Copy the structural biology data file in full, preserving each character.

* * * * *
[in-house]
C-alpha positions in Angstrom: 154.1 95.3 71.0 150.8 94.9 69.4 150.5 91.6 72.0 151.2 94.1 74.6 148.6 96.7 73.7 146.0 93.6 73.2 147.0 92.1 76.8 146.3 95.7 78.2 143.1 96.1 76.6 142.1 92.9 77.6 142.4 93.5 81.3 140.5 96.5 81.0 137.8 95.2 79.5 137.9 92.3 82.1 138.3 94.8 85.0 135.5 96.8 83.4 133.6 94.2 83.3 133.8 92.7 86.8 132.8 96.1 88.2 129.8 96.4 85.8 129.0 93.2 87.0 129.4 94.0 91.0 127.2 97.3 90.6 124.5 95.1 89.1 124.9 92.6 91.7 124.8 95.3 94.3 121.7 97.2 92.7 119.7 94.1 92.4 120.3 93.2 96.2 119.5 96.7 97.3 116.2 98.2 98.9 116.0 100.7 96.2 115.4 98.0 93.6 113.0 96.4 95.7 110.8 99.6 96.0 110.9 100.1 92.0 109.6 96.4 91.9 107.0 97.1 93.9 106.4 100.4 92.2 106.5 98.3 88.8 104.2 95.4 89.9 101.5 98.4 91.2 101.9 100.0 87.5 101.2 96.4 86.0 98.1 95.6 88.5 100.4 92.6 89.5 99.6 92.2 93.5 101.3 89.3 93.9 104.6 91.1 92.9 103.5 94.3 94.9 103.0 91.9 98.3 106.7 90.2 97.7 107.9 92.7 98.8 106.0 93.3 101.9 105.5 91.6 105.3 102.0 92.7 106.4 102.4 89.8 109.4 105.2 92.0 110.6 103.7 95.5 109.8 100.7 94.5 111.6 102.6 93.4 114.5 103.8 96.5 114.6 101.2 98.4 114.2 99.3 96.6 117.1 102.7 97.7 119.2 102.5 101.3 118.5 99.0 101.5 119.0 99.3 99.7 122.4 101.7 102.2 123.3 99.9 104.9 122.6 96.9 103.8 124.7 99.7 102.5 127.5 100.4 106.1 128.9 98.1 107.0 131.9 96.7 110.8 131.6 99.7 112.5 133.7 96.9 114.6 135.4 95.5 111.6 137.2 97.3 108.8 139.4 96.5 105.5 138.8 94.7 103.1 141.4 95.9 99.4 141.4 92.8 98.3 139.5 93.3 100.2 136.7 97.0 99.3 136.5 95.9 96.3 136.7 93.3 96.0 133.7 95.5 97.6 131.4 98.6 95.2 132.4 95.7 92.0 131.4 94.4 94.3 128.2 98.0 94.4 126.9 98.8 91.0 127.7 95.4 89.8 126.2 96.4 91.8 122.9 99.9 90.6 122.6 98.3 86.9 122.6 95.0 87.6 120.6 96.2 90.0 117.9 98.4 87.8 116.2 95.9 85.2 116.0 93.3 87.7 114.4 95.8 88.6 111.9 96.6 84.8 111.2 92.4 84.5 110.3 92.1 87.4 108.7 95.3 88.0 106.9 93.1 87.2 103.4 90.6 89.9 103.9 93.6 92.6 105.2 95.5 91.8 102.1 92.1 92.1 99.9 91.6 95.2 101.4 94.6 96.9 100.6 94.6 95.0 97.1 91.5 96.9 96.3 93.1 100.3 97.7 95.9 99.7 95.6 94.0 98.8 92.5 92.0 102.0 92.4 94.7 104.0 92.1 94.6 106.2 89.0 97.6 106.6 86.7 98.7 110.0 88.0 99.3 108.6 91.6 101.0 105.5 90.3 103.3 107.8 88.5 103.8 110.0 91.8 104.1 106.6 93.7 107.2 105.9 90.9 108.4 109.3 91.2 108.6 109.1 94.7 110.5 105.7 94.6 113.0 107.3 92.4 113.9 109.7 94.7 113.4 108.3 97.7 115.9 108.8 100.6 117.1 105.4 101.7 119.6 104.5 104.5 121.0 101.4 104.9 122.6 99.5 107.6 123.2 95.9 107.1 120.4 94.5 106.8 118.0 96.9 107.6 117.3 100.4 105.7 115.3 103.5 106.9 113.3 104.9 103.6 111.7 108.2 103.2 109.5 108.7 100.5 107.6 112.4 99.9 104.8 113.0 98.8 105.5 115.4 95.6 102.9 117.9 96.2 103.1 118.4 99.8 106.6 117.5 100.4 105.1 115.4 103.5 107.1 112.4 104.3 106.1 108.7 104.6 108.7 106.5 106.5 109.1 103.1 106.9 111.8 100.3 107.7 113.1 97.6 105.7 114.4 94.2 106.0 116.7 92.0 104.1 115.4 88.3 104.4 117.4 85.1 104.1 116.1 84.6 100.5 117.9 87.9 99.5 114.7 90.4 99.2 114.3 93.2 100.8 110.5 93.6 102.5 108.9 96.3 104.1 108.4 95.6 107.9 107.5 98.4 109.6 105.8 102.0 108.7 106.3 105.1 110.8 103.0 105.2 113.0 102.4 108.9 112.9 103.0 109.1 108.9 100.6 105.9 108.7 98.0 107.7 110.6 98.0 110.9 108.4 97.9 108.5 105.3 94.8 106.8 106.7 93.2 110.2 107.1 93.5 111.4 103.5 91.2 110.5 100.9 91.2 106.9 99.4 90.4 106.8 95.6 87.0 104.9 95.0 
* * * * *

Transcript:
[in-house]
C-alpha positions in Angstrom: 154.1 95.3 71.0 150.8 94.9 69.4 150.5 91.6 72.0 151.2 94.1 74.6 148.6 96.7 73.7 146.0 93.6 73.2 147.0 92.1 76.8 146.3 95.7 78.2 143.1 96.1 76.6 142.1 92.9 77.6 142.4 93.5 81.3 140.5 96.5 81.0 137.8 95.2 79.5 137.9 92.3 82.1 138.3 94.8 85.0 135.5 96.8 83.4 133.6 94.2 83.3 133.8 92.7 86.8 132.8 96.1 88.2 129.8 96.4 85.8 129.0 93.2 87.0 129.4 94.0 91.0 127.2 97.3 90.6 124.5 95.1 89.1 124.9 92.6 91.7 124.8 95.3 94.3 121.7 97.2 92.7 119.7 94.1 92.4 120.3 93.2 96.2 119.5 96.7 97.3 116.2 98.2 98.9 116.0 100.7 96.2 115.4 98.0 93.6 113.0 96.4 95.7 110.8 99.6 96.0 110.9 100.1 92.0 109.6 96.4 91.9 107.0 97.1 93.9 106.4 100.4 92.2 106.5 98.3 88.8 104.2 95.4 89.9 101.5 98.4 91.2 101.9 100.0 87.5 101.2 96.4 86.0 98.1 95.6 88.5 100.4 92.6 89.5 99.6 92.2 93.5 101.3 89.3 93.9 104.6 91.1 92.9 103.5 94.3 94.9 103.0 91.9 98.3 106.7 90.2 97.7 107.9 92.7 98.8 106.0 93.3 101.9 105.5 91.6 105.3 102.0 92.7 106.4 102.4 89.8 109.4 105.2 92.0 110.6 103.7 95.5 109.8 100.7 94.5 111.6 102.6 93.4 114.5 103.8 96.5 114.6 101.2 98.4 114.2 99.3 96.6 117.1 102.7 97.7 119.2 102.5 101.3 118.5 99.0 101.5 119.0 99.3 99.7 122.4 101.7 102.2 123.3 99.9 104.9 122.6 96.9 103.8 124.7 99.7 102.5 127.5 100.4 106.1 128.9 98.1 107.0 131.9 96.7 110.8 131.6 99.7 112.5 133.7 96.9 114.6 135.4 95.5 111.6 137.2 97.3 108.8 139.4 96.5 105.5 138.8 94.7 103.1 141.4 95.9 99.4 141.4 92.8 98.3 139.5 93.3 100.2 136.7 97.0 99.3 136.5 95.9 96.3 136.7 93.3 96.0 133.7 95.5 97.6 131.4 98.6 95.2 132.4 95.7 92.0 131.4 94.4 94.3 128.2 98.0 94.4 126.9 98.8 91.0 127.7 95.4 89.8 126.2 96.4 91.8 122.9 99.9 90.6 122.6 98.3 86.9 122.6 95.0 87.6 120.6 96.2 90.0 117.9 98.4 87.8 116.2 95.9 85.2 116.0 93.3 87.7 114.4 95.8 88.6 111.9 96.6 84.8 111.2 92.4 84.5 110.3 92.1 87.4 108.7 95.3 88.0 106.9 93.1 87.2 103.4 90.6 89.9 103.9 93.6 92.6 105.2 95.5 91.8 102.1 92.1 92.1 99.9 91.6 95.2 101.4 94.6 96.9 100.6 94.6 95.0 97.1 91.5 96.9 96.3 93.1 100.3 97.7 95.9 99.7 95.6 94.0 98.8 92.5 92.0 102.0 92.4 94.7 104.0 92.1 94.6 106.2 89.0 97.6 106.6 86.7 98.7 110.0 88.0 99.3 108.6 91.6 101.0 105.5 90.3 103.3 107.8 88.5 103.8 110.0 91.8 104.1 106.6 93.7 107.2 105.9 90.9 108.4 109.3 91.2 108.6 109.1 94.7 110.5 105.7 94.6 113.0 107.3 92.4 113.9 109.7 94.7 113.4 108.3 97.7 115.9 108.8 100.6 117.1 105.4 101.7 119.6 104.5 104.5 121.0 101.4 104.9 122.6 99.5 107.6 123.2 95.9 107.1 120.4 94.5 106.8 118.0 96.9 107.6 117.3 100.4 105.7 115.3 103.5 106.9 113.3 104.9 103.6 111.7 108.2 103.2 109.5 108.7 100.5 107.6 112.4 99.9 104.8 113.0 98.8 105.5 115.4 95.6 102.9 117.9 96.2 103.1 118.4 99.8 106.6 117.5 100.4 105.1 115.4 103.5 107.1 112.4 104.3 106.1 108.7 104.6 108.7 106.5 106.5 109.1 103.1 106.9 111.8 100.3 107.7 113.1 97.6 105.7 114.4 94.2 106.0 116.7 92.0 104.1 115.4 88.3 104.4 117.4 85.1 104.1 116.1 84.6 100.5 117.9 87.9 99.5 114.7 90.4 99.2 114.3 93.2 100.8 110.5 93.6 102.5 108.9 96.3 104.1 108.4 95.6 107.9 107.5 98.4 109.6 105.8 102.0 108.7 106.3 105.1 110.8 103.0 105.2 113.0 102.4 108.9 112.9 103.0 109.1 108.9 100.6 105.9 108.7 98.0 107.7 110.6 98.0 110.9 108.4 97.9 108.5 105.3 94.8 106.8 106.7 93.2 110.2 107.1 93.5 111.4 103.5 91.2 110.5 100.9 91.2 106.9 99.4 90.4 106.8 95.6 87.0 104.9 95.0 